It’s that time of the year where Australian shoppers can get the best deals online from sales events such as Click Frenzy, Black Friday and Cyber Monday. According to Adobe Digital Index, Australians will spend around $7 billion online in the lead-up to Christmas. With this much money on the line, what could make Australians' convenient online shopping experience turn into a real hassle?
While a late purchase delivery might make anyone sweat, a security breach or a cyberattack on a personal computer, tablet or smartphone resulting in stolen personal and financial information can ruin the holidays and wreak havoc on personal credit.
With a number of prominent sales events approaching, Australians are reminded to take extra precautions to ensure that they have a safe and secure online shopping experience. Here are some tips for safe online and mobile shopping to avoid the cyber security headaches this holiday season.
- Make sure the device’s operating system, anti-virus and malware detection software is patched and up to date. In addition, ensure all browser and browser plug-ins (document viewers, music and video players and rich content applications), are patched and up-to-date. |
- Cafes and restaurants commonly offer free wireless Internet access. Do understand that untrusted networks may pose a threat as they introduce a variety of risks. An attacker may eavesdrop on information sent or received, resulting in a loss of confidentiality. Only use a trusted network when shopping online or performing any financial transactions.
- Always type the web address of shopping websites into a browser. Online ads and emails may direct the shopper to bogus sites designed by cyber criminals to extract personal information.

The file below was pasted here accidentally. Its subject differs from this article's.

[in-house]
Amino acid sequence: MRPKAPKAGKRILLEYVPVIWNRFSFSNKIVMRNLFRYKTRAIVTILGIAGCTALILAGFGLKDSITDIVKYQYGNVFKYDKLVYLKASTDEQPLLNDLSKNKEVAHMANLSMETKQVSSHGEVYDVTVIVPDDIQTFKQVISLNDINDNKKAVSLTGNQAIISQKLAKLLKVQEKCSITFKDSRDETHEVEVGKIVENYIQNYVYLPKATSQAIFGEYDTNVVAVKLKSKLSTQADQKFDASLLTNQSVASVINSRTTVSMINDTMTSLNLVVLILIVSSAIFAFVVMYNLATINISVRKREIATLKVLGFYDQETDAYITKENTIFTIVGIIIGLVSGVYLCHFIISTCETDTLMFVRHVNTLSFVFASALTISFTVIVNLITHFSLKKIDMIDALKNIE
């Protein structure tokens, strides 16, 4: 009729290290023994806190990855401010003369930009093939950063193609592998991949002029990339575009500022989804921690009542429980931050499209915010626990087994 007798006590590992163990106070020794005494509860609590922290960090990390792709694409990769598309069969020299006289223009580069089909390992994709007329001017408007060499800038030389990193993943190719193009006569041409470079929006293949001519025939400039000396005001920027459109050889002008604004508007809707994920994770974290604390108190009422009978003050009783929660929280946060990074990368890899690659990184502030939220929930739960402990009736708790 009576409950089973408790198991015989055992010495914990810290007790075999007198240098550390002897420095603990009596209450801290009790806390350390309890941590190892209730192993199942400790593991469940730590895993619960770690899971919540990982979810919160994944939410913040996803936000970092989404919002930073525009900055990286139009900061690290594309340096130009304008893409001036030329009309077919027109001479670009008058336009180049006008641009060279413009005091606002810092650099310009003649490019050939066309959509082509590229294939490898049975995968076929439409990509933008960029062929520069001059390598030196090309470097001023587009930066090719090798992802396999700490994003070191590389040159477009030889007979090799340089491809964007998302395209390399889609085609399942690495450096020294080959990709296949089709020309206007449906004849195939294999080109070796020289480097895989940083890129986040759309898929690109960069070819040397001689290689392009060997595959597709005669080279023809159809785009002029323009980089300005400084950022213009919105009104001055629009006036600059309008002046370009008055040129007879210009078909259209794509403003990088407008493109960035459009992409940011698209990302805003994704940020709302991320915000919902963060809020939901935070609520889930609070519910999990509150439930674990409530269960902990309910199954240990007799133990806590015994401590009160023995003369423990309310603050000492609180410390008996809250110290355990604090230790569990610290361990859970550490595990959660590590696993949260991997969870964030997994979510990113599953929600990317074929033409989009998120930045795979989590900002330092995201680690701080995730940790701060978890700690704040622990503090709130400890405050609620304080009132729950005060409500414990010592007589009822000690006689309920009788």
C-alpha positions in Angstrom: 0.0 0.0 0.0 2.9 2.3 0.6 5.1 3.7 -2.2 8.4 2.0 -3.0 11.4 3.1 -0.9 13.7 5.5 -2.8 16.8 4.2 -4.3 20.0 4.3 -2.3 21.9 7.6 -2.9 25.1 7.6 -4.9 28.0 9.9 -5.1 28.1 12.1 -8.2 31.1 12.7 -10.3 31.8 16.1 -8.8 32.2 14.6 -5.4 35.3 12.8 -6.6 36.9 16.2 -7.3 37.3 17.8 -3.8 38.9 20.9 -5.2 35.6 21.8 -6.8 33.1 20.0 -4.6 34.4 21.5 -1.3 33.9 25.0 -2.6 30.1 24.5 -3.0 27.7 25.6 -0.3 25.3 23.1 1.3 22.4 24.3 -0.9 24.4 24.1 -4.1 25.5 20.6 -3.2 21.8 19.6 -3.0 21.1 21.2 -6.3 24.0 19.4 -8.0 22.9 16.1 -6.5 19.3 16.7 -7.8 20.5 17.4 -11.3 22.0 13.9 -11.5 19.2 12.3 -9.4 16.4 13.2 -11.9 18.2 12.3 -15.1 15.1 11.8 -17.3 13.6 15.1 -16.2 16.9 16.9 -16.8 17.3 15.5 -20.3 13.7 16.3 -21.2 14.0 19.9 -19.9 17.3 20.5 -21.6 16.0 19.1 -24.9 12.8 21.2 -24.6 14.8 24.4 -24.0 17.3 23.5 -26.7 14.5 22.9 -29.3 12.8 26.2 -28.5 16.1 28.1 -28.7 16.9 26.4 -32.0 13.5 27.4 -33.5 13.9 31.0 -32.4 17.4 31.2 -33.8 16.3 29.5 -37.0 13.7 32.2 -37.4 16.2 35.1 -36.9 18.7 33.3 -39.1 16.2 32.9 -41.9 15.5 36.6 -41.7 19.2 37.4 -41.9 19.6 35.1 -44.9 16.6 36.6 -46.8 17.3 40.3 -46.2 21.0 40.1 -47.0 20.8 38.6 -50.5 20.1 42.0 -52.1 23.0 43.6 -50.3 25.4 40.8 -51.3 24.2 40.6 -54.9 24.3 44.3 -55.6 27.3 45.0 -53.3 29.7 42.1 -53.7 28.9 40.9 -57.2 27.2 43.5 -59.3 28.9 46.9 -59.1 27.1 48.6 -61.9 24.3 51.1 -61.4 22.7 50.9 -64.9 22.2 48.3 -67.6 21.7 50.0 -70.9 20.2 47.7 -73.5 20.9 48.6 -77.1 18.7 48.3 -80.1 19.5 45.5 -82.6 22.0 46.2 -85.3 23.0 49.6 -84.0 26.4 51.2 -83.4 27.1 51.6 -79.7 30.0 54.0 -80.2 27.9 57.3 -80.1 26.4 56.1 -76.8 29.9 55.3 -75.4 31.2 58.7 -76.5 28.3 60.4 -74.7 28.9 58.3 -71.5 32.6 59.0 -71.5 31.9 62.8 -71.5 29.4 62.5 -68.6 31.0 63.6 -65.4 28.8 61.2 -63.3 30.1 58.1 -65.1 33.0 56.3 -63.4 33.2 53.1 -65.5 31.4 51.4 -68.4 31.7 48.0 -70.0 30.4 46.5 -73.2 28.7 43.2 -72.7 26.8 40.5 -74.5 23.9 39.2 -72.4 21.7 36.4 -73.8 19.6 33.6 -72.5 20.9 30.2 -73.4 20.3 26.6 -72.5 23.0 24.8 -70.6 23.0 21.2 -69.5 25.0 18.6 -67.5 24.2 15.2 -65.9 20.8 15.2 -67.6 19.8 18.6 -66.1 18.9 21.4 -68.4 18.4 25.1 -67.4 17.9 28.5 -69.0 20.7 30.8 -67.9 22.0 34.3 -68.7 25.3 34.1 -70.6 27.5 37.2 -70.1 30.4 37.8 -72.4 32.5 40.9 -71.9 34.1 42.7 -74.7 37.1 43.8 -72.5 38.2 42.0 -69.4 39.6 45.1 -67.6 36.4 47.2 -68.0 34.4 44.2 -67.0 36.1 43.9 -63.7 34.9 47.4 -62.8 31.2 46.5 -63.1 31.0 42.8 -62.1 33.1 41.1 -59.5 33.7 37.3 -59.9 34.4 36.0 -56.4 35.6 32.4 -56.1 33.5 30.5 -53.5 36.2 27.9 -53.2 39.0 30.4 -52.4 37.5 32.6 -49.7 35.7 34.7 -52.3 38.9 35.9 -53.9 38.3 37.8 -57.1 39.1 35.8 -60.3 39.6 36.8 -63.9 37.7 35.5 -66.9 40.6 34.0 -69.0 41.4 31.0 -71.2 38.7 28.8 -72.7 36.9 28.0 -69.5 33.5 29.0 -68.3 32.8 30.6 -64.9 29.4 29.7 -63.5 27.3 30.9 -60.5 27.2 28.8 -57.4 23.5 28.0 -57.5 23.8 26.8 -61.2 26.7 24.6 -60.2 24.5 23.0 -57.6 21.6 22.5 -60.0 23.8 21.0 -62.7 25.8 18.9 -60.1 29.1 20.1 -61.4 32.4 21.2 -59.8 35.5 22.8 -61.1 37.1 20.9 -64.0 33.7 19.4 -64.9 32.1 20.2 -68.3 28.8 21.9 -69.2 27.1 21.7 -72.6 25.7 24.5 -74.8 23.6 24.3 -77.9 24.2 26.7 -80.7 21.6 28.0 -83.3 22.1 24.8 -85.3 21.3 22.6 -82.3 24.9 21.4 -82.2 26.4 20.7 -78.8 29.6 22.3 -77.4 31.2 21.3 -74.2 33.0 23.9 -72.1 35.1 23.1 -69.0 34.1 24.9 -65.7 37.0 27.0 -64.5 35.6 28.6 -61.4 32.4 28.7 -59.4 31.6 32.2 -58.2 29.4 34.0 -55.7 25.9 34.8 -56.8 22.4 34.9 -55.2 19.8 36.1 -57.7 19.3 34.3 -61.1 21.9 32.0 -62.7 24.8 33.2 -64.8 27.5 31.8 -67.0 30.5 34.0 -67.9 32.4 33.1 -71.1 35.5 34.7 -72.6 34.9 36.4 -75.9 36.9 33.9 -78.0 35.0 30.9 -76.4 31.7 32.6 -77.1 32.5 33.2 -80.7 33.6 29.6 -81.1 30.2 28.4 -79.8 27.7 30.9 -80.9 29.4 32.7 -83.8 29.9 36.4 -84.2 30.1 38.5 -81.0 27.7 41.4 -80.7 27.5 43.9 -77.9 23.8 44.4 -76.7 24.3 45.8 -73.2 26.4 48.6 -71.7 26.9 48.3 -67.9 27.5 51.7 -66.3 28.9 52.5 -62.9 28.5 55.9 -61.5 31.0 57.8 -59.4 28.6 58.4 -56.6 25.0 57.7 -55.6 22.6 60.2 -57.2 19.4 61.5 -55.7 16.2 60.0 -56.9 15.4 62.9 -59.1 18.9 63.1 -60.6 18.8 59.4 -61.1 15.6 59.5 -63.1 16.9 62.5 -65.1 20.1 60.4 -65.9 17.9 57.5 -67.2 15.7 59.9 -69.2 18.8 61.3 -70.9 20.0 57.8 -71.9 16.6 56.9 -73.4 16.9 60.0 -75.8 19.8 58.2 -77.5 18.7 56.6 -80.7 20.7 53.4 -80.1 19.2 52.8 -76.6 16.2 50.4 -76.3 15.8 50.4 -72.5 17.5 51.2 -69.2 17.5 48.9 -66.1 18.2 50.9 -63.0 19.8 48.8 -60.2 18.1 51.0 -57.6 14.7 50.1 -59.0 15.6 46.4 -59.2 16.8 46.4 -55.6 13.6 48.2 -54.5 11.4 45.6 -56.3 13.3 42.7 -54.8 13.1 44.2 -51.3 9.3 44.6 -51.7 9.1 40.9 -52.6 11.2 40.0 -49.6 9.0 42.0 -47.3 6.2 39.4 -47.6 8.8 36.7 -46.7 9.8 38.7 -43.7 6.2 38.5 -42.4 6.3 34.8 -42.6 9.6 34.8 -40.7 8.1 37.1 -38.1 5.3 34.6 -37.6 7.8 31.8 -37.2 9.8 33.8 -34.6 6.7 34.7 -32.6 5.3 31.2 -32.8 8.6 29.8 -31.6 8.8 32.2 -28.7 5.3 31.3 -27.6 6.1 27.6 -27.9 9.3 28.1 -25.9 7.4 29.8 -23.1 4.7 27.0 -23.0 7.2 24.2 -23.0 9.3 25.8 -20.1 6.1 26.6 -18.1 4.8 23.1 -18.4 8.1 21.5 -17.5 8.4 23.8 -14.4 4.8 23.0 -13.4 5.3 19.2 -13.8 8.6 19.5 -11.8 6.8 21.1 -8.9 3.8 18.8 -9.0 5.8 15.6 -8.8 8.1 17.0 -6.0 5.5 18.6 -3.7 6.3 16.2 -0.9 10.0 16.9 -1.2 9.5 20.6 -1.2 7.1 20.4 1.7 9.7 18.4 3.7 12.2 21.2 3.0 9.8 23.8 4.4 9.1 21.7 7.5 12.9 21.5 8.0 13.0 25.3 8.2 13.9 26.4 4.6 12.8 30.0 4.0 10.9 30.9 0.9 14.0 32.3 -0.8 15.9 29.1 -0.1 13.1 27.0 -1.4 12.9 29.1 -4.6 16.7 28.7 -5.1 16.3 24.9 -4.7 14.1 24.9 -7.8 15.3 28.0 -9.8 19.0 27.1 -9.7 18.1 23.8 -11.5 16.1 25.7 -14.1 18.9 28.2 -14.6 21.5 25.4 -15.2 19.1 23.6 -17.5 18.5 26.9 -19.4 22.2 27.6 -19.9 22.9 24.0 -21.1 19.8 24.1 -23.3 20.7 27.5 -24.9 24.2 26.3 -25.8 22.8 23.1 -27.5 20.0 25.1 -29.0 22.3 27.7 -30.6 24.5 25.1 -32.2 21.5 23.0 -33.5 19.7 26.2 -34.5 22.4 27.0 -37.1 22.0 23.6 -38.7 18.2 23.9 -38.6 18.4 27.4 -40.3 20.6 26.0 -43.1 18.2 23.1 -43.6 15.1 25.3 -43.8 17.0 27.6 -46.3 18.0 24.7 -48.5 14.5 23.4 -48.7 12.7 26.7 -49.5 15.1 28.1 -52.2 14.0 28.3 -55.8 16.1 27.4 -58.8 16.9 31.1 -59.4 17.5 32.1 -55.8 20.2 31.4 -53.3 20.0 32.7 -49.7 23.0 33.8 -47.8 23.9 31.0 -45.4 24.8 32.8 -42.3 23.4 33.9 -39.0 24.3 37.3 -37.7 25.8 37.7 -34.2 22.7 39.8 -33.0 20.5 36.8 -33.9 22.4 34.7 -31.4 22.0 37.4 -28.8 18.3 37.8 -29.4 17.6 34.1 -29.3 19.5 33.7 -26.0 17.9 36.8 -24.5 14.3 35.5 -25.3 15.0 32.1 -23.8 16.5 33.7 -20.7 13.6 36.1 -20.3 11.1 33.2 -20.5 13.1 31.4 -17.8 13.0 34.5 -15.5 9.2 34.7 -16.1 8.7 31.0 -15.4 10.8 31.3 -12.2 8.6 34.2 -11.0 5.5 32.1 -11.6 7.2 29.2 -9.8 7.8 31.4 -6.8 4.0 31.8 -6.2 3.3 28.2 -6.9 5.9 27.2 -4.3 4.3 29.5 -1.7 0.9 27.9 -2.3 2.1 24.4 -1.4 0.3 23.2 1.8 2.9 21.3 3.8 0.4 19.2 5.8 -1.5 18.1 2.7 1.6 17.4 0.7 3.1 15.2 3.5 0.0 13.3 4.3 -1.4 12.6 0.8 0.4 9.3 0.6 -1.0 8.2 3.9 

- When making online purchases, search for HTTPS in the URL window. The extra “S” after HTTP lets the shopper know that the website provides a layer of security.
- Be very cautious using websites, online ads or unsolicited emails with free offers or big discounts. Also, be sure not to click on links or attachments in emails, which could infect computers with malicious software.
- Make online purchases using a credit card with a small credit limit. This minimises a shopper’s potential exposure.
- Be wary of holiday greetings, news and pictures, with links or attachments. Verify first that the correspondent sent the email. Bear in mind that a shopper’s friends could have had their email address book hijacked by hackers.
- Never respond to emails from a bank or any financial institution that asks for account or personal information. Financial institutions rarely ask customers to update or disclose information over email.
- Avoid using weak or default passwords for any online site. Best to use a different password for each site; store passwords securely and auto-generate new, strong passwords with a passport management tool like LastPass or KeePass.
- When possible, use a computer dedicated solely for accessing financial accounts, online purchases and paying bills. This computer should not be used for surfing the Web or for emailing, the primary vectors for infecting your computer and this computer should also be used on a trusted network.
While there is no “silver bullet’ to security, following the above steps should help shoppers and retailers avoid a gloomy shopping season.
Article by Simon Ractliffe, Director and GM for South Asia and Pacific at SecureWorks.